The California Chamber of Commerce Board of Directors has voted to oppose an initiative proposal to impose a “surcharge” of up to 1% on targeted properties.
The measure, the Property Tax Surcharge to Fund Poverty Reduction Programs, has been cleared to seek signatures to qualify for the November 2016 ballot.
If approved by voters, the initiative will fund state tax credits, health programs and education programs with the revenue from the property tax “surcharge.”
Initiative proponents have until March 21, 2016 to submit no fewer than 585,880 signatures.
“This proposal is a completely inappropriate use of property taxes in California,” said CalChamber President and CEO Allan Zaremberg. “Since its inception, the property tax has been used to fund local government services. By diverting local property taxes to fund state programs to end poverty, the proposed surcharge will hurt police, fire, special districts and other programs that depend on the property tax.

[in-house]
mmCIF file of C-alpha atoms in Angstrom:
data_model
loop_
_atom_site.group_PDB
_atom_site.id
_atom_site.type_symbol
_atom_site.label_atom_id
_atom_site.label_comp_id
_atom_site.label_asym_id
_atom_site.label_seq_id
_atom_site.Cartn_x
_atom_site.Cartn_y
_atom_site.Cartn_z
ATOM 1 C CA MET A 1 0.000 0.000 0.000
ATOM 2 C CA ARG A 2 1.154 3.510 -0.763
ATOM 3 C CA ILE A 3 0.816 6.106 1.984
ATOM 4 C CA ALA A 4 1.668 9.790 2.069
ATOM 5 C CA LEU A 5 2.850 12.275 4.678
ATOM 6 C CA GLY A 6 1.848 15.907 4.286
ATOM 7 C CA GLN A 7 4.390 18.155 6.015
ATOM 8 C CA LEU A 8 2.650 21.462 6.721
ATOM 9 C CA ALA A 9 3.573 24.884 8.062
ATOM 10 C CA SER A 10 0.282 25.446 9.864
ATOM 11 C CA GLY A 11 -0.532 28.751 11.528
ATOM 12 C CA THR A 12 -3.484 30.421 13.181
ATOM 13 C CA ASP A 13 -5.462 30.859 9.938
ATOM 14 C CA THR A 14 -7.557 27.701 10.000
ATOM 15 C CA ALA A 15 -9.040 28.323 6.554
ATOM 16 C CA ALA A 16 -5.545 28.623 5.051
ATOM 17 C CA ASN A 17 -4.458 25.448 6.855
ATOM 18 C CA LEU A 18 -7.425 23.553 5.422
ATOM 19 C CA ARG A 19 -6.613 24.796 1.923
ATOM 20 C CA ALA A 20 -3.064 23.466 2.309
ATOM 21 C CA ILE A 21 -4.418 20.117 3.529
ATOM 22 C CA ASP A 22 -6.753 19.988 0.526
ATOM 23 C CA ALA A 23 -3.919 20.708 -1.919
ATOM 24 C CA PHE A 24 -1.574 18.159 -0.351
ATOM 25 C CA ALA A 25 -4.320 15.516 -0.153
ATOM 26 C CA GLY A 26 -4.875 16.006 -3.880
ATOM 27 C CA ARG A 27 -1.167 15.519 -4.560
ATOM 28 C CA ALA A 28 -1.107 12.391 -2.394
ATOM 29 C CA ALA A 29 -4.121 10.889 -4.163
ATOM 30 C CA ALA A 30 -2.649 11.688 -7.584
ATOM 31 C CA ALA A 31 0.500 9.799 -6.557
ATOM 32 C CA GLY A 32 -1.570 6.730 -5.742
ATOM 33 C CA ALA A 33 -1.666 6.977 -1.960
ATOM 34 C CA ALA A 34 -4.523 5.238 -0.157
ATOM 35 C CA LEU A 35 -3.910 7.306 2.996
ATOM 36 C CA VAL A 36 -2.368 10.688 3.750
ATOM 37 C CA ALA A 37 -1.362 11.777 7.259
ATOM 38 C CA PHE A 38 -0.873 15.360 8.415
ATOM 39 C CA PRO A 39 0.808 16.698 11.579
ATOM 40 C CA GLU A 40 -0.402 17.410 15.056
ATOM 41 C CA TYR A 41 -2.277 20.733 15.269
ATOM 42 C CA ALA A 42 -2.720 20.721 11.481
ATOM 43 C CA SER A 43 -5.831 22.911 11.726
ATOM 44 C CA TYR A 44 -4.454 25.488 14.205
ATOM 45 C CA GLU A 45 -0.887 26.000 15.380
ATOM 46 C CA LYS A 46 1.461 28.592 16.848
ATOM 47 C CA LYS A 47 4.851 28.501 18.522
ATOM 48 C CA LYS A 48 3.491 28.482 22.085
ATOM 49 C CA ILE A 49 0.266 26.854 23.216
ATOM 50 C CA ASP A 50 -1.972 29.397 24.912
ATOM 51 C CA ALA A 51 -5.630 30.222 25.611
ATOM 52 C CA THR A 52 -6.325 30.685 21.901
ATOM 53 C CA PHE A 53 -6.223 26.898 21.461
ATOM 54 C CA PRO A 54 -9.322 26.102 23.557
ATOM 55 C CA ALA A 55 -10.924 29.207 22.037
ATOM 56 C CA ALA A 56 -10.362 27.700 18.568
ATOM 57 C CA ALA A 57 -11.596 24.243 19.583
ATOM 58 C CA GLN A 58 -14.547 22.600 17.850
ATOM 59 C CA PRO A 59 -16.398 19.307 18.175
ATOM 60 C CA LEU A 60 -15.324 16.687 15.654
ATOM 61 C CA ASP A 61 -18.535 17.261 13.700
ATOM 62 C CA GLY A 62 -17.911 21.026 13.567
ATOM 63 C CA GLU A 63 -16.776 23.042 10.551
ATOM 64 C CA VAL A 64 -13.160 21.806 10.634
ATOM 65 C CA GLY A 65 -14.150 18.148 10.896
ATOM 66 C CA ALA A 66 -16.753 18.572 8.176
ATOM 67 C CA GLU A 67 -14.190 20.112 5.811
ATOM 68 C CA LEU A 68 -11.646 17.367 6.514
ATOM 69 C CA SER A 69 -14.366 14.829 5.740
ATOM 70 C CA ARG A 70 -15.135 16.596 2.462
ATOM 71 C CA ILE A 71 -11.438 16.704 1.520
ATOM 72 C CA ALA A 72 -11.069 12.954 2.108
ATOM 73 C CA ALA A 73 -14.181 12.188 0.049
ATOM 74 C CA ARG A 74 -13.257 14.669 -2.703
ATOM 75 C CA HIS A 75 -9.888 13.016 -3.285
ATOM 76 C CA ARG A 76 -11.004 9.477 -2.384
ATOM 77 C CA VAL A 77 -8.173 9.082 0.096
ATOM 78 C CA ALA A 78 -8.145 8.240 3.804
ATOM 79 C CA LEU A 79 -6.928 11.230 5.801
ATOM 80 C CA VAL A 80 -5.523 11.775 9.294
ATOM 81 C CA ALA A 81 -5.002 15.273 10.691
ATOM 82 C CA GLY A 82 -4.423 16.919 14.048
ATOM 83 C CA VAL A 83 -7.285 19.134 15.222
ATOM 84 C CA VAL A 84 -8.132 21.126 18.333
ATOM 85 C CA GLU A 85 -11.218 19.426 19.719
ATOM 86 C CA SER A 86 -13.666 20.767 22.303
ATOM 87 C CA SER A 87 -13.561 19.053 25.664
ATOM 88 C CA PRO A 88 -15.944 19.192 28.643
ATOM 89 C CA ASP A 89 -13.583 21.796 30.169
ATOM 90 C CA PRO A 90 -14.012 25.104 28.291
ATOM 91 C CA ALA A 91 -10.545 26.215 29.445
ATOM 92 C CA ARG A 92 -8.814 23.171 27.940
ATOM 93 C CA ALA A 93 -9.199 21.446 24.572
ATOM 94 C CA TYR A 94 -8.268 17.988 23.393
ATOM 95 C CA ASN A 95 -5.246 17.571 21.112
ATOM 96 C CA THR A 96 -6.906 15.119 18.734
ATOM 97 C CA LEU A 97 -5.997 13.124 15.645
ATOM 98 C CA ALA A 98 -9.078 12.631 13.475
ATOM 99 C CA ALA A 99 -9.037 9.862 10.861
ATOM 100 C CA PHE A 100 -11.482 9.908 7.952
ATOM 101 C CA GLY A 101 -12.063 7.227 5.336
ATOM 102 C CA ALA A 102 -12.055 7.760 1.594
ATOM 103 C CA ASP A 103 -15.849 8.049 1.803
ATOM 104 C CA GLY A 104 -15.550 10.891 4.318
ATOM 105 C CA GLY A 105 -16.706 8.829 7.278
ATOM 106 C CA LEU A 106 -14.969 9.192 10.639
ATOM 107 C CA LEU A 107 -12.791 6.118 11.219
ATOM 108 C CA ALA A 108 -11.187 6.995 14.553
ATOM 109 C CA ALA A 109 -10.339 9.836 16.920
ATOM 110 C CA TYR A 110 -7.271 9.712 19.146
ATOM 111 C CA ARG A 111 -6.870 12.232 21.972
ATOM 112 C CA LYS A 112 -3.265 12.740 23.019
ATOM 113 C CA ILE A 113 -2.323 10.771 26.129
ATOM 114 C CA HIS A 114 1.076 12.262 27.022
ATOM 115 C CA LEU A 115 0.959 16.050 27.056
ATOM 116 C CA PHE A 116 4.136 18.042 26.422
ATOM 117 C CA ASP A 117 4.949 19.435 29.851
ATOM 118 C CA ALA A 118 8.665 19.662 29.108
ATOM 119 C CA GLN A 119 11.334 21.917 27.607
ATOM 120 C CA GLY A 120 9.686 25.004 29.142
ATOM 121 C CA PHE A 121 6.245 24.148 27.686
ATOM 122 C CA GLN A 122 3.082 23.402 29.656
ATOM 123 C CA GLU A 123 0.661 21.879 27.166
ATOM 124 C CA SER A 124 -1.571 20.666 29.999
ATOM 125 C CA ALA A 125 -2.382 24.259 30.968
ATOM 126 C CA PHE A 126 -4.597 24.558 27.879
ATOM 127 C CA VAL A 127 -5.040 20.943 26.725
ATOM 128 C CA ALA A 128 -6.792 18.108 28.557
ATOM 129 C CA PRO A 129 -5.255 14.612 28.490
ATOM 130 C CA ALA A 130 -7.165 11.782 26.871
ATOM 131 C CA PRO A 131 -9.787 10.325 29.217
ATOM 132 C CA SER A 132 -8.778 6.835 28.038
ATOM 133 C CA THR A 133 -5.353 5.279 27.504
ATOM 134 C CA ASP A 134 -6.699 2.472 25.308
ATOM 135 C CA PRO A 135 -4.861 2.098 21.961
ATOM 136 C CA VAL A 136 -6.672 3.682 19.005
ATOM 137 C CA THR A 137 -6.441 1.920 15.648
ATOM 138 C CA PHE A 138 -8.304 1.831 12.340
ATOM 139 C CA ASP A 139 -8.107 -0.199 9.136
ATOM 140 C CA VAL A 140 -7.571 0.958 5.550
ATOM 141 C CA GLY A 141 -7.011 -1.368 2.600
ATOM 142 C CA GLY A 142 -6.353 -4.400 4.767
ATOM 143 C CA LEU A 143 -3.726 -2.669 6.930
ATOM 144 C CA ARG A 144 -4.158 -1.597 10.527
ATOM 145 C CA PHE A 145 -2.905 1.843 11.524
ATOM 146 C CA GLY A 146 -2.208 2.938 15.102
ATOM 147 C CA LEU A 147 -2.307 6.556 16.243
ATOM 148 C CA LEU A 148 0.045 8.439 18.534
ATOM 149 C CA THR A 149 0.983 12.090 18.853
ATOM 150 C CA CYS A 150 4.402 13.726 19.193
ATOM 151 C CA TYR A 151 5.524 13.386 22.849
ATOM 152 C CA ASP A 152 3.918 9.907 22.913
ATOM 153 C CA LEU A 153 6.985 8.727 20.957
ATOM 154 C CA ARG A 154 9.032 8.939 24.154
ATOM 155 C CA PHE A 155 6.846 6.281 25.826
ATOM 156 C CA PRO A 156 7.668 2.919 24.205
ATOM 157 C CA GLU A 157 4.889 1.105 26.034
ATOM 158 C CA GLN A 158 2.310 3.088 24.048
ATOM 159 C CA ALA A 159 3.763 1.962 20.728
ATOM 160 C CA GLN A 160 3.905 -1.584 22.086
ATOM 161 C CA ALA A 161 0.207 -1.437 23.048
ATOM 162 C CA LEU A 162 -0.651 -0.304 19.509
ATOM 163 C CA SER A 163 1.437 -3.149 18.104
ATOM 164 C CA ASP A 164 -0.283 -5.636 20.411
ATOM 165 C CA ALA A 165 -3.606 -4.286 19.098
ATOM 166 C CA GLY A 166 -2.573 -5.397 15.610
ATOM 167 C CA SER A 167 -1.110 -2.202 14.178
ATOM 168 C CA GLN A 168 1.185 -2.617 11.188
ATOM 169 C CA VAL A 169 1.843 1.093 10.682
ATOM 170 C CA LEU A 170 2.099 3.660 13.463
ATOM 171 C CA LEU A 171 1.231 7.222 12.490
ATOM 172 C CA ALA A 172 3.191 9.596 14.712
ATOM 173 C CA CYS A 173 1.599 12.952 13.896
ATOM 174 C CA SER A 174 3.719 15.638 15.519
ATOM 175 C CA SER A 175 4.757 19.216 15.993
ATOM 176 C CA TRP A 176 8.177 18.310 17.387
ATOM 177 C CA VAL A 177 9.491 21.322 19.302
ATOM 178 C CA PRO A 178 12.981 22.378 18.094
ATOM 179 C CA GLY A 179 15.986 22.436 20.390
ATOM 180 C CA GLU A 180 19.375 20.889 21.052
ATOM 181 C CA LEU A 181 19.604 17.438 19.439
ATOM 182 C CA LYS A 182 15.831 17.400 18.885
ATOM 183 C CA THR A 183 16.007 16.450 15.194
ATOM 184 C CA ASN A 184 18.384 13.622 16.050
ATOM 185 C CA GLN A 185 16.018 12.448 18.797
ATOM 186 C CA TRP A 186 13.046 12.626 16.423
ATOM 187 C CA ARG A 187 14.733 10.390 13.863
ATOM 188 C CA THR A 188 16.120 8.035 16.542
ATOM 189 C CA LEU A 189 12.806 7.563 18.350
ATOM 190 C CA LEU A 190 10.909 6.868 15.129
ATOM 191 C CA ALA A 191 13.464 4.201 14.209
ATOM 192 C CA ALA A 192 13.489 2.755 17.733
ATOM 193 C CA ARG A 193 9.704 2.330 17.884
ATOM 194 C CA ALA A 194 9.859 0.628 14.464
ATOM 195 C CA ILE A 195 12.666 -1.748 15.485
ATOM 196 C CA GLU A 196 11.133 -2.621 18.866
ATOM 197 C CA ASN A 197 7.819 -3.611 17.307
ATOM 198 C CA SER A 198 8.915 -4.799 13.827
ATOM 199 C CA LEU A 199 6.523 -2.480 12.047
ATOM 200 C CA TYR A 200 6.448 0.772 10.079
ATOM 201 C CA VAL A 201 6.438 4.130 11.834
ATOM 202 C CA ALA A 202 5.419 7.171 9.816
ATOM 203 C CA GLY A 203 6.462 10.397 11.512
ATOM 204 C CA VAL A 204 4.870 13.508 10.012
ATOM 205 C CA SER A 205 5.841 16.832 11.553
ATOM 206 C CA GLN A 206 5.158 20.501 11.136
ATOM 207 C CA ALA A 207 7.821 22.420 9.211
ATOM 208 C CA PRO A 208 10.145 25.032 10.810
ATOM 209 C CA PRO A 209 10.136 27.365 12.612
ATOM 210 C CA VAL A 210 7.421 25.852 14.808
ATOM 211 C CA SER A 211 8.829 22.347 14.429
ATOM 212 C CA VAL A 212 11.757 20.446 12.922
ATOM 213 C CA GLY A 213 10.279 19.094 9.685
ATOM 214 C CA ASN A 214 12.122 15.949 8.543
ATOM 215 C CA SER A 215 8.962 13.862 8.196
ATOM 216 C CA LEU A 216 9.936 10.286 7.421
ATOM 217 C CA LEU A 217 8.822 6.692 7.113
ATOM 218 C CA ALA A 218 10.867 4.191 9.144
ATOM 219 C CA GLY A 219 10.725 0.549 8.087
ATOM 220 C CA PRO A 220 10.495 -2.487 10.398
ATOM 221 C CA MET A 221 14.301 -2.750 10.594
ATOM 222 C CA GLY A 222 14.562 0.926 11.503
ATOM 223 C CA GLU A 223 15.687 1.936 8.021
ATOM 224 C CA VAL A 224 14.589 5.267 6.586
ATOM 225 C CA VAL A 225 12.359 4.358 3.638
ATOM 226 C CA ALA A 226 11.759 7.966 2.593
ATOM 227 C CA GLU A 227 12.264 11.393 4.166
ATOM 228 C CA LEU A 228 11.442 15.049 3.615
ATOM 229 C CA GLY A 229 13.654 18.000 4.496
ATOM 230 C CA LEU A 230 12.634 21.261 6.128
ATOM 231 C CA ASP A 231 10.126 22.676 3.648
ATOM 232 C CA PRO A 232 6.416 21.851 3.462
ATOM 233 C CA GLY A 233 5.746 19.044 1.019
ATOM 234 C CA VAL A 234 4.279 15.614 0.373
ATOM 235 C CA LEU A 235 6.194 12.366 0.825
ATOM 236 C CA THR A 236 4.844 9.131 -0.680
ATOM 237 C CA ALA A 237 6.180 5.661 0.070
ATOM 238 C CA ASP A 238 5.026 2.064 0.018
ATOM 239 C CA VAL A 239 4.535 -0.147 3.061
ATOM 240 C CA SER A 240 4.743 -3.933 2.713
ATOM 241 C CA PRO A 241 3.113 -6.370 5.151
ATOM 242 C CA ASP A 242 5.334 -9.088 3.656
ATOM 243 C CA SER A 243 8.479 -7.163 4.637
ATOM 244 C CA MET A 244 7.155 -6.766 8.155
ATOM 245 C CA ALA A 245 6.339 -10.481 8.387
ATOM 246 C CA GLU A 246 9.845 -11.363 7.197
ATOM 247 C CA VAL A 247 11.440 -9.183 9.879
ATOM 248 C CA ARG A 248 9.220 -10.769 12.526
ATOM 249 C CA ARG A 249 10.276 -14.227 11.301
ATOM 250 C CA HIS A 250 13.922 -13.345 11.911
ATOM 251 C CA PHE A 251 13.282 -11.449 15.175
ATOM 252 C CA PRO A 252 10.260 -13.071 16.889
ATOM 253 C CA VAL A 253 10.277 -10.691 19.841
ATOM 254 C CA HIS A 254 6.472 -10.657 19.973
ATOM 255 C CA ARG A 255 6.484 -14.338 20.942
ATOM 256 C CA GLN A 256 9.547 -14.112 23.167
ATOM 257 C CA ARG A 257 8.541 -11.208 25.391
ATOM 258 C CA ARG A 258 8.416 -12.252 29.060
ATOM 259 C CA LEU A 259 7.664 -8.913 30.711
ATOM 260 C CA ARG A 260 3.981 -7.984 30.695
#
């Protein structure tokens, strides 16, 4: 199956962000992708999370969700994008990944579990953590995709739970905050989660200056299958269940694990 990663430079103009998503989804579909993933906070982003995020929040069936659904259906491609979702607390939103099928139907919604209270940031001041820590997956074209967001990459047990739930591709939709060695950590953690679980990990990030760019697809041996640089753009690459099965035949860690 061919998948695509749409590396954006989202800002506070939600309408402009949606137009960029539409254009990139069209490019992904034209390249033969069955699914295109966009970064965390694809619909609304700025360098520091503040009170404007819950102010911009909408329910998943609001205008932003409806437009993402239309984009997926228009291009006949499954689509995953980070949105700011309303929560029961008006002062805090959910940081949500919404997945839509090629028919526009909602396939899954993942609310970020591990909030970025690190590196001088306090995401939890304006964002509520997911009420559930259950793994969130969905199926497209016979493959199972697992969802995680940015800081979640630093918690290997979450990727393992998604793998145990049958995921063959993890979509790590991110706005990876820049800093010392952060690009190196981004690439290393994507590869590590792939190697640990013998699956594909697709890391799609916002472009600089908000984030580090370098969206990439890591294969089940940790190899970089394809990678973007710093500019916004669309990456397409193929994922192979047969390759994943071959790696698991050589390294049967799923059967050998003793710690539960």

“Moreover, this property tax surcharge would add to California’s status as having the most burdensome tax structure in the nation, including the highest personal income tax, corporate tax, sales tax, and, under this proposed initiative, property tax. It will derail further economic growth, particularly in parts of the state where people continue to struggle.”
CalChamber Leads Opposition
The CalChamber expects to take a leadership role in working to ensure the initiative is defeated. The CalChamber position on the initiative is consistent with its previous opposition to all proposals that would increase the tax burden on commercial properties. In the last five years, the Legislature has introduced three bills that would have created a so-called “split roll” for property taxes. The CalChamber opposed those bills as job killers.
The CalChamber Board expressed concern that higher taxes on rental properties will likely create higher rents for businesses and rental property residents should the measure pass.
Additional concerns include:
• The initiative will create a targeted tax on high-value property.
• Ambiguities in drafting will likely lead to litigation.
• Uncertainty will be created regarding the application of the surcharge on commercial property.